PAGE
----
Image: Results of the UCD Staff Culture & Engagement Survey compared to Global University Norms.
The University Management Team met on January 9th to discuss and ‘review’ the university’s results, and to ‘agree and start developing an action plan to address key priorities’. Addressing the leadership deficit in UCD will be the number one priority for college management documentation outlines. The survey’s recommendations on how to improve university leadership said more ‘targeted development programmes for leaders and people managers’ should be implemented. It outlined that there was a need to highlight within management ‘the importance of leadership delivering clear direction and consistent communications’ to staff and faculty.
“There was a need to highlight within management ‘the importance of leadership delivering clear direction and consistent communications’ to staff and faculty”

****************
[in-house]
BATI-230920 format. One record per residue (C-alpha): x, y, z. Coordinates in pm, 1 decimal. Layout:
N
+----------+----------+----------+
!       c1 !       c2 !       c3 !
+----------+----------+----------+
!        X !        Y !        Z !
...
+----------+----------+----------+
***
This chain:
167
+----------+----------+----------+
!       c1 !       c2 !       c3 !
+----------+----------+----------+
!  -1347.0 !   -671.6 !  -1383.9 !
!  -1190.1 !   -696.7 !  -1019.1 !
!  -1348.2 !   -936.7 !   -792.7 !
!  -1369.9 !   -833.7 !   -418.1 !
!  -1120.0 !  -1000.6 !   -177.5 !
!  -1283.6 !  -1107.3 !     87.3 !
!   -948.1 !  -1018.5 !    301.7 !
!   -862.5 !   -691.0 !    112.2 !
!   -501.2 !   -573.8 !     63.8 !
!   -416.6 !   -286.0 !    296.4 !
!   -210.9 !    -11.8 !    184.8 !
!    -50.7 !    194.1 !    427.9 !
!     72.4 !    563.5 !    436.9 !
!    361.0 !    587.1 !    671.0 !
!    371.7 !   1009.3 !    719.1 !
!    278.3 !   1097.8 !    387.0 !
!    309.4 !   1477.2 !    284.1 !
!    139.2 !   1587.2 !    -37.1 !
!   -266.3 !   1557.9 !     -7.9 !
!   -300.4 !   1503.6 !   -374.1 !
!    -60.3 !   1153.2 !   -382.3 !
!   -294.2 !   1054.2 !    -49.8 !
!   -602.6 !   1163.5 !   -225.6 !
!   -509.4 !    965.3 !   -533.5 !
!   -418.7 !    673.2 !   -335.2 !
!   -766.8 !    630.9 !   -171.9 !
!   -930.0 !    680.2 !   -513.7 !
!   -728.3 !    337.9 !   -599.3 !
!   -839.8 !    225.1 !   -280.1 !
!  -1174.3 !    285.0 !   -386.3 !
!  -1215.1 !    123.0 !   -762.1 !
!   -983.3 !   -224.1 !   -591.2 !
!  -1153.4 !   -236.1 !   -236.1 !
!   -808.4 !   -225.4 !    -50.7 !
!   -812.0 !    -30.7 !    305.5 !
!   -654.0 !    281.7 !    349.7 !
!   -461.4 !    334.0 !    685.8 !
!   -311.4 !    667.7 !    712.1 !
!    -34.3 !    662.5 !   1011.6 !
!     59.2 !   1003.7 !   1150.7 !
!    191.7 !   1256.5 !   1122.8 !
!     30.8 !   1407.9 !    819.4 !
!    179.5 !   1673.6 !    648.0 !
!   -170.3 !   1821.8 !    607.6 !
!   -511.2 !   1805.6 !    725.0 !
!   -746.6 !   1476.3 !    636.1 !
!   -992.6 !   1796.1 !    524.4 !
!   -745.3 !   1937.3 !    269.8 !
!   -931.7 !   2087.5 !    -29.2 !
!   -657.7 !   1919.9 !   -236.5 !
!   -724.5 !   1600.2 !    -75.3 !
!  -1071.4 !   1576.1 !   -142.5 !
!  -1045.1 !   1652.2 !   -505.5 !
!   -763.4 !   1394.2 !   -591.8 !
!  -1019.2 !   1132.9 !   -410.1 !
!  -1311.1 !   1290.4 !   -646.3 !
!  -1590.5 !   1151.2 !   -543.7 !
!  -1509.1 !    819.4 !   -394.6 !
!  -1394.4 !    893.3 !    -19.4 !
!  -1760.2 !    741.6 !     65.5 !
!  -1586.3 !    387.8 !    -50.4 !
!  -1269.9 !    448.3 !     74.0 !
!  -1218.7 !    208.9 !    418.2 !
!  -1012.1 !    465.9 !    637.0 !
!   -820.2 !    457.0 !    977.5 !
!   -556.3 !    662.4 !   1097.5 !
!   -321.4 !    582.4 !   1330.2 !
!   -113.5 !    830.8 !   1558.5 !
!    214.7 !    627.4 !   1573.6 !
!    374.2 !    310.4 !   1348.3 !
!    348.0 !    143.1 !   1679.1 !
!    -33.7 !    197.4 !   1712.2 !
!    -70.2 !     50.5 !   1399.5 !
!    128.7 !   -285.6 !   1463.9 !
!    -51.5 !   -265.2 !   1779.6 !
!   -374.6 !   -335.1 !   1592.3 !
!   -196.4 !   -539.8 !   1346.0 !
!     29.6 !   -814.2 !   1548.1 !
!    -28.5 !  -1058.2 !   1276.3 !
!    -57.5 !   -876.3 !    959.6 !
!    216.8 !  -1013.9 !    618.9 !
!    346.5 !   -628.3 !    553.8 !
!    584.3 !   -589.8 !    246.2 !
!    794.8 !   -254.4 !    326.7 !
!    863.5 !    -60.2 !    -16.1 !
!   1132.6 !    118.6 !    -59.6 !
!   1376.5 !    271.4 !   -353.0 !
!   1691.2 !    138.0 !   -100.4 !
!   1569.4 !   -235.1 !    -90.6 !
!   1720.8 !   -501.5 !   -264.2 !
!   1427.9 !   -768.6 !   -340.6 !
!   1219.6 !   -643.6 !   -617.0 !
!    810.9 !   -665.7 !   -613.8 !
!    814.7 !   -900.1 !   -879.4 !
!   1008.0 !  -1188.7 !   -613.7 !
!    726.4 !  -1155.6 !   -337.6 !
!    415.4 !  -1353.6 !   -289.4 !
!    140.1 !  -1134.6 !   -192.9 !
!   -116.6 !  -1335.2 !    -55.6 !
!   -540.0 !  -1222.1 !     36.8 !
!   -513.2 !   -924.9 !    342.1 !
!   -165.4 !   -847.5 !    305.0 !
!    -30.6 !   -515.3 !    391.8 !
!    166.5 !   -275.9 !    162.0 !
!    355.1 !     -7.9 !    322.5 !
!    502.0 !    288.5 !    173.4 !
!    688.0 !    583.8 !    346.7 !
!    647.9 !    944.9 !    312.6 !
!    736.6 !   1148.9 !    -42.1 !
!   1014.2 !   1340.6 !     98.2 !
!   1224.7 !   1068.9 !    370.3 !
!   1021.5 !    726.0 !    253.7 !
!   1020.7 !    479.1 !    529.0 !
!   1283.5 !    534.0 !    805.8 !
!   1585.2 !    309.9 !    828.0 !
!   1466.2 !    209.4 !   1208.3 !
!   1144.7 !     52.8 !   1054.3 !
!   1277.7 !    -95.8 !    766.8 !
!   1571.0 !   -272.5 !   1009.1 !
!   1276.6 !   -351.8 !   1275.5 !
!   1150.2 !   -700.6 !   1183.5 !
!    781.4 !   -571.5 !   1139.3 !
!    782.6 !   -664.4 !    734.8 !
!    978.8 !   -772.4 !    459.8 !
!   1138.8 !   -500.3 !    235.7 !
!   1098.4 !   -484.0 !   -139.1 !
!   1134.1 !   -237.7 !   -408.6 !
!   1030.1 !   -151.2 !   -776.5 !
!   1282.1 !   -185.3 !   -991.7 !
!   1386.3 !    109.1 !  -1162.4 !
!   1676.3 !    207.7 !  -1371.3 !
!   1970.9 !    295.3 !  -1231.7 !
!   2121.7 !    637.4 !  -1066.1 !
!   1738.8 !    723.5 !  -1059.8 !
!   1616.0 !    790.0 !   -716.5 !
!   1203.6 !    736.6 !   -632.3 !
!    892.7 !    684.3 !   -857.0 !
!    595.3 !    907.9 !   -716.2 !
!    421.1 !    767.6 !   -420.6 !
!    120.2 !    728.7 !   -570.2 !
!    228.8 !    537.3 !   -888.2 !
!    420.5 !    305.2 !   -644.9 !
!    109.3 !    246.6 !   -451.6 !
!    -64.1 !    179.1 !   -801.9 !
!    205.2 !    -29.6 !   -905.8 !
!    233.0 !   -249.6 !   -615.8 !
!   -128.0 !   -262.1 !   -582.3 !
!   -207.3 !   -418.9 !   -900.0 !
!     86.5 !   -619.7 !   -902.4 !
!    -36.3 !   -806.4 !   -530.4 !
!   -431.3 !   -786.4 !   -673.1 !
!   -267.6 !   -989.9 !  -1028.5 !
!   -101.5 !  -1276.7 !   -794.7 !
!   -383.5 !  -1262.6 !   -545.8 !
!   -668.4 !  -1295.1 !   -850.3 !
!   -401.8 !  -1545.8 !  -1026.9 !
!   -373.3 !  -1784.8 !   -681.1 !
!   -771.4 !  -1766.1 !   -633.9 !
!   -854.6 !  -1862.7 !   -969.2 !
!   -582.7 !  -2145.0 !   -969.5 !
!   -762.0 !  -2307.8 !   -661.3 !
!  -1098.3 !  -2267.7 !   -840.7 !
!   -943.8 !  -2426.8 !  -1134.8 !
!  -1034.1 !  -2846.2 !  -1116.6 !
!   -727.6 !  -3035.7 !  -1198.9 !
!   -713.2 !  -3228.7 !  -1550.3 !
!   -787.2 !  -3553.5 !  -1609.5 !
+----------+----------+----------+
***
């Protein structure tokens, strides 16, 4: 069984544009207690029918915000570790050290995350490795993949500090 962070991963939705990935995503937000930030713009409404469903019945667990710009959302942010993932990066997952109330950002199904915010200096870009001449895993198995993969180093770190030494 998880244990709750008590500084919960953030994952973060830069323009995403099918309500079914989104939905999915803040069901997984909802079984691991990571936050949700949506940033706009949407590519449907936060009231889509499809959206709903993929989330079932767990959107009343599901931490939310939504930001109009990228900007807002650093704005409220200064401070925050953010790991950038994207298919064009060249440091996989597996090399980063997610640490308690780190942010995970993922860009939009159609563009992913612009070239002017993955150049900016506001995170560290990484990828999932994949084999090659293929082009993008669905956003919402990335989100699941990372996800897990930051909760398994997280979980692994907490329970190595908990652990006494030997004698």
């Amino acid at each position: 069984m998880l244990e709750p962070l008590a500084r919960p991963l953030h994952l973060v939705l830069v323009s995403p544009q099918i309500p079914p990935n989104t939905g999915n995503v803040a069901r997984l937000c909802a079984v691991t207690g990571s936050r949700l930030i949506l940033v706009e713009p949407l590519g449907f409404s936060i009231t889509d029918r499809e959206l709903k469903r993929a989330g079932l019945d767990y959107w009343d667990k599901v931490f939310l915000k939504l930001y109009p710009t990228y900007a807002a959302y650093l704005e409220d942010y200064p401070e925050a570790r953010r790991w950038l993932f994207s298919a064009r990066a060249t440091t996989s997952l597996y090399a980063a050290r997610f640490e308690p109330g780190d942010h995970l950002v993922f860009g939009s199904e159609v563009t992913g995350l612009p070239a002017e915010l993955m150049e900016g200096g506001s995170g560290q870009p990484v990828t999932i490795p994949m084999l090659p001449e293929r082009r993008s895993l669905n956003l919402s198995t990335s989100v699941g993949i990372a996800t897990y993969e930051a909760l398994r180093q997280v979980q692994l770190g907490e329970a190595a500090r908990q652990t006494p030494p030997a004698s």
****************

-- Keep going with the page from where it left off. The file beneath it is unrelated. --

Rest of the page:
The survey was commissioned by private firm Willis Towers Watson in April 2016, who began compiling staff responses from late September last year. The project is the first employee survey of UCD lecturers and staff in over a decade, and will now be conducted annually. The survey asked staff over 94 questions in calculating the various scores for each aspect of the university’s performance in the different areas. The highest percentage of response within the academic staff came from the Arts and Humanities, where 75% gave their feedback on the university’s performance. The lowest return rate at just 40% was in the colleges of Engineering and Architecture, and Health and Agricultural Sciences. The university administration all saw high levels of response, with over 70% of staff in the research and innovation, HR, and finance departments providing feedback.